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Cybersecurity Strategy Advice for the Trump Administration: US-South Korea Relations

February 7, 2017

Author:

Donghui Park

Feature Series

Cybersecurity and the Trump Administration Series

Regional Recommendations for U.S. Cybersecurity Policy in the World

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Central Challenge

The U.S. and South Korea have a long history of security cooperation and share a common enemy in North Korea. However, existing measures do not adequately address cybersecurity threats from North Korea.

Recommendations

  1. Gain a better strategic understanding of North Korean cyber strategy.
  2. Create a standing cybersecurity organization for ROK and US cooperation.
  3. Build up cooperative strategies with China for tackling North Korea cyber threats.

Background

North Korea’s cyber capabilities have been regarded as a major threat to the United States since the 2014 Sony Pictures Entertainment hack, which rendered thousands of Sony computers inoperable and breached Sony’s confidential business and personnel information databases.

In the wake of the attack, the 2015 U.S. Department of Defense (DoD) Cyber Strategy emphasized the importance of defending its country and allies against cyber threats with the following remark: “From 2013-2015, the Director of National Intelligence named the cyber threat as the number one strategic threat to the United States, placing it ahead of terrorism for the first time since the attacks of September 11, 2001.”[1] Moreover, in the report the U.S. DoD specifically cited the North Korean cyberattacks on Sony as one of the most destructive cyberattacks on a U.S. entity, making North Korea central to the already ongoing national discussion about the nature of cyber threats and the need for improved cybersecurity.

The emerging North Korean challenge means that the longstanding, mutual alliance between the U.S. and the Republic of Korea (ROK) sits at a turning point. The alliance’s previous emphasis was on conventional threats, including nuclear war. But, the changing security environment means that the U.S. and ROK must now turn their attention to cyber threats.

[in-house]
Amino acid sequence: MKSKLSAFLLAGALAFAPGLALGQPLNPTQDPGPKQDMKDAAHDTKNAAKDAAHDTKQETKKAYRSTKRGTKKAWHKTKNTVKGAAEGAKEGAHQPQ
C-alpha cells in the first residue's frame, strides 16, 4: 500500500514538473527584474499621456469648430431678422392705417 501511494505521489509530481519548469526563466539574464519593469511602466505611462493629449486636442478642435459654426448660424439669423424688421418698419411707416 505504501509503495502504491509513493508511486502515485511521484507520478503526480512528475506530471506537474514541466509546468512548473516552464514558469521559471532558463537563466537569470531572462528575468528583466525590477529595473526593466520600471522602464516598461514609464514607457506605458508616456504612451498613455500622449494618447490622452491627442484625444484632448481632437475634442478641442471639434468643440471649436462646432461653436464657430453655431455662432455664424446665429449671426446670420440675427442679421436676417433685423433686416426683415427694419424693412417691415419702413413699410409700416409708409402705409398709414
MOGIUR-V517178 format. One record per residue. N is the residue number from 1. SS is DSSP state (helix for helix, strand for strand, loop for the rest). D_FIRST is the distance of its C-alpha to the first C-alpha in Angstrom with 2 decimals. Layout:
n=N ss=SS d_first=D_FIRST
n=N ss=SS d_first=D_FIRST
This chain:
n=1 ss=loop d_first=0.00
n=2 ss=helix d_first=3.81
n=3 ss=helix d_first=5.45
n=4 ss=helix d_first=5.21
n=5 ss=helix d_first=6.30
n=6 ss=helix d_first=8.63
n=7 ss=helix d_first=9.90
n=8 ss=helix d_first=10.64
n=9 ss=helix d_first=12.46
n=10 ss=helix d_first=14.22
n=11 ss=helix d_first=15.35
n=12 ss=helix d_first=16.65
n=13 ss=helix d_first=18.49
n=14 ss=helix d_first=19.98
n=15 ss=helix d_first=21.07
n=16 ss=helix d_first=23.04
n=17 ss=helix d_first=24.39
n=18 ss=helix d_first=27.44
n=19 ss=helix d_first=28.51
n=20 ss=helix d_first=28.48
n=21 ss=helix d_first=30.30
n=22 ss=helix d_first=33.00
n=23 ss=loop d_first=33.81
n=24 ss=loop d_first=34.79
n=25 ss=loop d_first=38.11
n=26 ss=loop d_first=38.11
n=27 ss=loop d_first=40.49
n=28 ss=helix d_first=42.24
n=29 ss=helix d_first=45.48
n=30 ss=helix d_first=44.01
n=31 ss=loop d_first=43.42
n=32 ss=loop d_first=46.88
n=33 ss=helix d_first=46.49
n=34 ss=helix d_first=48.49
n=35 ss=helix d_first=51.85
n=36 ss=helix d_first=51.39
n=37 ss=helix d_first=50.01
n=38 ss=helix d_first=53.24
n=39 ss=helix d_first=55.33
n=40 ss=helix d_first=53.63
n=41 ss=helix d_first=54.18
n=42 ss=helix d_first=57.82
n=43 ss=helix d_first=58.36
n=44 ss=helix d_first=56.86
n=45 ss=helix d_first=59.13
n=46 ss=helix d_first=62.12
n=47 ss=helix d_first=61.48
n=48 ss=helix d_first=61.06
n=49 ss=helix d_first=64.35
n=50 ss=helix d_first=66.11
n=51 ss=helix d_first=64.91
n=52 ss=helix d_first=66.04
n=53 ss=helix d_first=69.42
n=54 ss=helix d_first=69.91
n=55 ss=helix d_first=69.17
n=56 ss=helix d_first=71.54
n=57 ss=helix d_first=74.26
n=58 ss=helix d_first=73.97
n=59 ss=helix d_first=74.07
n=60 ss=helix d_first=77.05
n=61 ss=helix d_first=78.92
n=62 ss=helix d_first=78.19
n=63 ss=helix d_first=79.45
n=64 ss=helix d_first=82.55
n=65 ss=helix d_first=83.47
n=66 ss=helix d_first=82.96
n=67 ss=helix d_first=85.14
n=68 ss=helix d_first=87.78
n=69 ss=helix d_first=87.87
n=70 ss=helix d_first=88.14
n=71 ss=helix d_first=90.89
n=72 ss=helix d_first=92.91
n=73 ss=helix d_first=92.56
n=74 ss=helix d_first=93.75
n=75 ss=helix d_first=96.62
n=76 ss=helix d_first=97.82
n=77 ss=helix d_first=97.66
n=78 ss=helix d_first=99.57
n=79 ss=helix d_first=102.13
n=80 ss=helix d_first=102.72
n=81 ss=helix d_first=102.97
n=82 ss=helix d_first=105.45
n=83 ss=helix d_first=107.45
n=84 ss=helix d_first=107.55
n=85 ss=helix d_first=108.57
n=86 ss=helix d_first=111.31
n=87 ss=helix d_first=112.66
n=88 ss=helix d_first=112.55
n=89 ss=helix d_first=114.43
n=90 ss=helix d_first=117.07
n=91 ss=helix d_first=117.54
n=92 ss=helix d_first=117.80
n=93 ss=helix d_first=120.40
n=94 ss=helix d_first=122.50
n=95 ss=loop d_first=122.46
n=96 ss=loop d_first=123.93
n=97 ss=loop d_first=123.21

The U.S. – ROK Mutual Defense Agreement was signed in 1953, immediately after the end of the Korean War, and was meant to defend democratic societies, especially the U.S. and its allies, against expanding communism by the Soviet Union, China, and North Korea.[2] As allies, the U.S. and ROK have effectively counteracted a variety of North Korean threats ranging from small armed provocations to the development of nuclear weapons and intercontinental ballistic missiles (ICBM). This work has its foundation in the Mutual Defense Agreement, which is operationalized in the U.S.-ROK Combined Forces Command (CFC) and two annual high-level military talks: the Security Consultative Meeting (SCM) and the Military Committee Meeting (MCM).

However, the Mutual Defense Agreement has recently been challenged by the increase in North Korean cyberattacks on U.S. and ROK critical infrastructure. The challenge has been intensified because we are still in the early stages in terms of counteracting North Korean cyber threats. Specifically, because the U.S. and ROK have viewed cyber threats as another type of conventional threat, they have overlooked the necessity of establishing a combined, standing cyber threat response system.

Since the 43rd Security Consultative Meeting in 2011, the issue of North Korean cyber threats has entered into the U.S.-ROK Joint Communiques of the annual Security Consultative Meetings—something that usually consists of around 15 clauses.[3] But, two problems remain: (1) not only do space and cyberspace issues share one clause, but also, (2) cybersecurity is only mentioned as a secondary issue after outer space in the clause.[4] Furthermore, although the two countries have launched biannual working-level talks, called the U.S.-ROK Cyber Cooperation Working Group (CCWG), the CCWG has no practical capability to respond to North Korean cyber threats.[5] Despite joint cyber defense training, exercise, and education recently driven by the CCWG,[6] preparations are mainly limited to addressing North Korean cyberattacks during wartime without a standing organization for cybersecurity.